More than 150 years ago, a group of courageous Catholics began the marvelous work of building a church, a sign to the entire community of a living faith. Mostly immigrants possessing few earthy goods, they still were strong in their hope, generous in their spirit of sacrifice, and far sighted in their vision. Other generations have followed, each with the same enduring qualities. We are their heirs. In gratitude and pride, we cannot be less committed.
The Early Days and Father Fitton
The first Catholic families settled in the Stonington-Westerly area in the 1830s. Many were the families of the Irishmen who had come to work on the construction of the railroad. There were enough families late in the decade to seek the services of Catholic clergy to perform the sacraments for them.
In July of 1830, Father James Fitton was assigned to work with Catholics in Hartford, Connecticut, and to minister to the faithful throughout southern New England. It was at that point, in 1830, that he became “pastor” to the community that thirty years later would become the parish of St. Michael the Archangel.
Father Fitton tried to make pastoral visits to all of his communities at least twice a year. In the late 1830s, he made his home in Worcester, Massachusetts, and used the Worcester-Norwich railroad to make his visits to Stonington.
St. Mary Church
In 1850 a small church was built in Stonington on the site of the present St. Mary Church building. For almost ten years, St. Mary served the needs of a burgeoning Catholic population throughout the area. Following a great surge of Irish-Catholic immigrants which began in the late 1840s and continued into the succeeding decades, it soon became evident that the heaviest concentration of Catholics was no longer in the immediate vicinity of St. Mary Church. The heart of our community was growing around Pawcatuck and Westerly, Rhode Island. In 1859 a decision was made by the Diocese of Hartford to transfer the seat of the parish to Pawcatuck, with the creation of a new parish: the parish of St. Michael the Archangel. Land was purchased on February 16, 1859 for the erection of a church building and cemetery for the burial of parishioners.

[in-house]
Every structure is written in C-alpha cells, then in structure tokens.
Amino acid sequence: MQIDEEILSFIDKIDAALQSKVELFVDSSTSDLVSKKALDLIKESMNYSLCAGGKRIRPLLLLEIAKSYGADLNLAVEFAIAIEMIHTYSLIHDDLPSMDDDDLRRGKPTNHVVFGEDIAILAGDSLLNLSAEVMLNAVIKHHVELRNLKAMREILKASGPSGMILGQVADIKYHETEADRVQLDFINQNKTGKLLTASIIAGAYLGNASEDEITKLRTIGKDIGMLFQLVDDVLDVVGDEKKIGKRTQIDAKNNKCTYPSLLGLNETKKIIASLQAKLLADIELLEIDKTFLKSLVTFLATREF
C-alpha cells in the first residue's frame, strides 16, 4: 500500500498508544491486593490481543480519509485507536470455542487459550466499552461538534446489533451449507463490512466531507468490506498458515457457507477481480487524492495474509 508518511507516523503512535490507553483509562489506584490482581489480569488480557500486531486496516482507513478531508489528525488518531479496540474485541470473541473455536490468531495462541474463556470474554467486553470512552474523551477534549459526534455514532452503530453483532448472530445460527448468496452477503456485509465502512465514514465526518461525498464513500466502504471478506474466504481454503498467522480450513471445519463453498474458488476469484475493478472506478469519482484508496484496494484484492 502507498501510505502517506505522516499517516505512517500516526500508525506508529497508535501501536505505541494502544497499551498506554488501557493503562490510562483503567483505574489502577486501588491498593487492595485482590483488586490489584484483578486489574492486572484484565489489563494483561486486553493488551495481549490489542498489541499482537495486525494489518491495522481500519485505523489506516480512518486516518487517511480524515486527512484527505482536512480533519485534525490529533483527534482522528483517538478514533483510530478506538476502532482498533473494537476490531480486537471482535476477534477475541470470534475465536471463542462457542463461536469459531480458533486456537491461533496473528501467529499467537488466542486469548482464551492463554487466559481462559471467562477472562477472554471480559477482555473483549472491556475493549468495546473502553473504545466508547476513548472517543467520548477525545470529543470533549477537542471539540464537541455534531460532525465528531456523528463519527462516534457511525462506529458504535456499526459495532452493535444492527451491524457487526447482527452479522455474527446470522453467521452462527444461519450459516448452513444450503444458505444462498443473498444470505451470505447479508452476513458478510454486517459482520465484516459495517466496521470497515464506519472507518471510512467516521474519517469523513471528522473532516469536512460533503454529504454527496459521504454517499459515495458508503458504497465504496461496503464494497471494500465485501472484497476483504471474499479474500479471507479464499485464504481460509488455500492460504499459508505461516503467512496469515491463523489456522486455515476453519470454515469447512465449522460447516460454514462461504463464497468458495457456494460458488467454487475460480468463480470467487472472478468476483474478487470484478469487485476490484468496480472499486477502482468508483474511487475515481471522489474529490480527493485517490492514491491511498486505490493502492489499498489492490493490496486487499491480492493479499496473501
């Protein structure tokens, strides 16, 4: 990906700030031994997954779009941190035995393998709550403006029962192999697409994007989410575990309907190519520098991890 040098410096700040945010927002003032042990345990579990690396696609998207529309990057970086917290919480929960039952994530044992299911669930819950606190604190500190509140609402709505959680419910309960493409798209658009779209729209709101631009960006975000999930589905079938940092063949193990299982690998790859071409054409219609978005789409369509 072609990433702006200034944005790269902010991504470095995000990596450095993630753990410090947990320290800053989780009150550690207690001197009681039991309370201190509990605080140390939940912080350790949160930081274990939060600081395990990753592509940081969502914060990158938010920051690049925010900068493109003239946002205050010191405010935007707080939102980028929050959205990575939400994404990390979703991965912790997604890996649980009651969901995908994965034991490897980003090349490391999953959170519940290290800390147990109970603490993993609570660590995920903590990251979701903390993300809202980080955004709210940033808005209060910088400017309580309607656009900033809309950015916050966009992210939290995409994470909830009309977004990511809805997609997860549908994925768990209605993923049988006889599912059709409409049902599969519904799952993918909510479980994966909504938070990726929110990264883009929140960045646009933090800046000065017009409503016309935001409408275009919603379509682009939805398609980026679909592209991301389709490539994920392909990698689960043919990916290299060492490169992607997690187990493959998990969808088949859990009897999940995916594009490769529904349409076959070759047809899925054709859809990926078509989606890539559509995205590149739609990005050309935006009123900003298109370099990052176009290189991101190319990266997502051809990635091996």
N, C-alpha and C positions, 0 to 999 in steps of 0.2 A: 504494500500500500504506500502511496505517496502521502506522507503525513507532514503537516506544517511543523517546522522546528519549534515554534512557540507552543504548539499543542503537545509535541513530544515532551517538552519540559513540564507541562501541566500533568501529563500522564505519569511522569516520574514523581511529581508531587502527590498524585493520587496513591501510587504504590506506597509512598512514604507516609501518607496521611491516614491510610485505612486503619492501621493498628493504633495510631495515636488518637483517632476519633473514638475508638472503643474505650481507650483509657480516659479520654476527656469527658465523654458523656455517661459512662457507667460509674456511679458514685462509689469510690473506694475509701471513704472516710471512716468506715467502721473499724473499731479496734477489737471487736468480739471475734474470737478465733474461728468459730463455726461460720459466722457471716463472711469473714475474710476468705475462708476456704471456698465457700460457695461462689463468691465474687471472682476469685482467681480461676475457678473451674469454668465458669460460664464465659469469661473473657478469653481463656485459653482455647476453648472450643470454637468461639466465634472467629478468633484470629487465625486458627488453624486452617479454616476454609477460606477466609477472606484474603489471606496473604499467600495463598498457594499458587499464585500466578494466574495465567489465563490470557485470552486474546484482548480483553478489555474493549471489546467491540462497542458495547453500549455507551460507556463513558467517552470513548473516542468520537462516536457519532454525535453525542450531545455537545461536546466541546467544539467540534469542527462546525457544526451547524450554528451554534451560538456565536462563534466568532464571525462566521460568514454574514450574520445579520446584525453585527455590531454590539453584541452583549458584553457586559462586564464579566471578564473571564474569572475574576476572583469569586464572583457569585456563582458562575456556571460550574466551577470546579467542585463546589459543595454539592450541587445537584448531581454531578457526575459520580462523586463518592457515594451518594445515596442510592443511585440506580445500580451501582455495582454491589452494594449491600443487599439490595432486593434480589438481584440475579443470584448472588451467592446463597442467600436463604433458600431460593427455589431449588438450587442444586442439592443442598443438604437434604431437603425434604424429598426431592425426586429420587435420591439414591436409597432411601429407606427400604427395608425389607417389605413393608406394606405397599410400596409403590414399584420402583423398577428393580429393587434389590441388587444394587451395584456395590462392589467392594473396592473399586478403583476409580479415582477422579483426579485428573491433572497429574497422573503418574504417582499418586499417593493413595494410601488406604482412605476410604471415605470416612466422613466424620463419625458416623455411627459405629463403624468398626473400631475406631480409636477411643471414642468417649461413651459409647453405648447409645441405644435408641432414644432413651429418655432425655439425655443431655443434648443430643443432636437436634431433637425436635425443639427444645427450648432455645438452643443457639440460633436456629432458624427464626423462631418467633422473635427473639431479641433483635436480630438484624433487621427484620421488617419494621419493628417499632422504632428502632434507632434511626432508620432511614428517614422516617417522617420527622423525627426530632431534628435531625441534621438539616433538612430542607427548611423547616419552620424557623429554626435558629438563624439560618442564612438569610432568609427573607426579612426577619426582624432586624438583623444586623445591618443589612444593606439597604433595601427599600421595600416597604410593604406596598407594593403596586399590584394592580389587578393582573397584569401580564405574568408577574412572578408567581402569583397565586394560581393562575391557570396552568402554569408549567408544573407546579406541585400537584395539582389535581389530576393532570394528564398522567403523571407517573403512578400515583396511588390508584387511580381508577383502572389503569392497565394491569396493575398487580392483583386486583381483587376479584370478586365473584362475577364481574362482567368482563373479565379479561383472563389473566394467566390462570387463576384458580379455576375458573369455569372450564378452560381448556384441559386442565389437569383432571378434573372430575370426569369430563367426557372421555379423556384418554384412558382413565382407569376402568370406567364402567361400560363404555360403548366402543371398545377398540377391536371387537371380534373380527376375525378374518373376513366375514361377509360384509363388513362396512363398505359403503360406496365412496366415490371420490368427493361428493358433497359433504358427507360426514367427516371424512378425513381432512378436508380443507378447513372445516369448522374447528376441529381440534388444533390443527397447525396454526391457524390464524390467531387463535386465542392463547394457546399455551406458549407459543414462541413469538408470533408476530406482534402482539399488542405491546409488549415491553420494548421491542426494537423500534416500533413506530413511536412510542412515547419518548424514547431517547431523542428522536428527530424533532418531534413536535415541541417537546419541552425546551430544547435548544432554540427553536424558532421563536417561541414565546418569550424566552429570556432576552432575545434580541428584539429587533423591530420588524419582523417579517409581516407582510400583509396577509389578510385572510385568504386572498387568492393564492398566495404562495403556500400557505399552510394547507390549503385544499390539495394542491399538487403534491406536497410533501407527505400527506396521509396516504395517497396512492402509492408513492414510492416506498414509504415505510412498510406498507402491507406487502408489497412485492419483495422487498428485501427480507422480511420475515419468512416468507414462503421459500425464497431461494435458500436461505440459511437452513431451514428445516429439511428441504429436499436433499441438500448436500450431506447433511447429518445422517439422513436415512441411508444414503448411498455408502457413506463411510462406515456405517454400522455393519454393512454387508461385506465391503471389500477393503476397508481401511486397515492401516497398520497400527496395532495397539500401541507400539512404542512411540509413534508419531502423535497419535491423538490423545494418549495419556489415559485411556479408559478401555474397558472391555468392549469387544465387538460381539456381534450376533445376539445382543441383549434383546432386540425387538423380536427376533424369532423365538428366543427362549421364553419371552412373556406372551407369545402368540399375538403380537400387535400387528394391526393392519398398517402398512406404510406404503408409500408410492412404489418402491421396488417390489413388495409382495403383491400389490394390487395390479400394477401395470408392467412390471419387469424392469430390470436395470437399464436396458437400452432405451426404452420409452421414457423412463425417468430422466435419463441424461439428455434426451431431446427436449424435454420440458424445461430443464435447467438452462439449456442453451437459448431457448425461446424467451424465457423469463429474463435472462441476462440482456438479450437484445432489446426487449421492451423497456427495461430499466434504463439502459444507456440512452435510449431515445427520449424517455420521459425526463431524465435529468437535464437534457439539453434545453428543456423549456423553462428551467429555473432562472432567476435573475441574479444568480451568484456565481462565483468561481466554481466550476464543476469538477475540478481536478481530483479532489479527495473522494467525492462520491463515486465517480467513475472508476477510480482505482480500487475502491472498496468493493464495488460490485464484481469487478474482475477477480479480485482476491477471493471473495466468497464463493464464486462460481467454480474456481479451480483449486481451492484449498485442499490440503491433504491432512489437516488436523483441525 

Our New Church and Our First Pastor
On July 24, 1860, the cornerstone for the new church was placed. The church was a wood-frame structure, approximately 40 x 60 feet. It was small compared to today’s standards, but one of the largest churches in town at the time. It was dedicated on May 26, 1861. A new rectory was built and Father Michael O’Reilly “removed” himself from Stonington and took up residence in Pawcatuck in March of 1863, officially becoming the first Pastor of St. Michael the Archangel Parish.
Throughout the next decade, the Catholic population throughout the towns of Stonington and Westerly continued to grow steadily, with immigrants arriving from the Western Islands, Portugal, and the Azores to form a community of Catholic Portuguese fishermen in the Stonington Borough, French-Canadian families arriving to work in the textile mills, and Irish families still streaming into the area. By 1867 an expansion on the new church was needed. Two wings were added to make the church layout into a traditional cross shape.
Our Parish School
In 1873, Father Jeremiah Fitzpatrick established a parish school, the first one in the area providing a Catholic education. It was staffed by the Sisters of Mercy, and although the Sisters no longer teach at the school, St. Michael School is still a thriving and important mission of the parish today.
St. Michael Parish Today
Although today we are currently celebrating Mass at St. Mary in Stonington, we look forward to the day when the doors of the new St. Michael Church will be open wide for us, once again inviting us to celebrate at the church of our ancestors in faith who sacrificed so much that we may have a parish home.
Did you know?
While Father Fitton was in Worcester, he purchased a plot of land to build an academy for the education of young students. He knew that the Protestant churches had been running academies for a number of years and he wanted to provide an opportunity for a Catholic education as an alternative. He named the school Mount St. James Academy, after his own patron saint. It was successful, but not a financially secure institution. He later sold the school buildings and property to his friend, Bishop Fenwick, and the site is now the home of the College of the Holy Cross. It is Father Fitton’s story that inspired the name of our faith community in Stonington and North Stonington, the Holy Cross Community.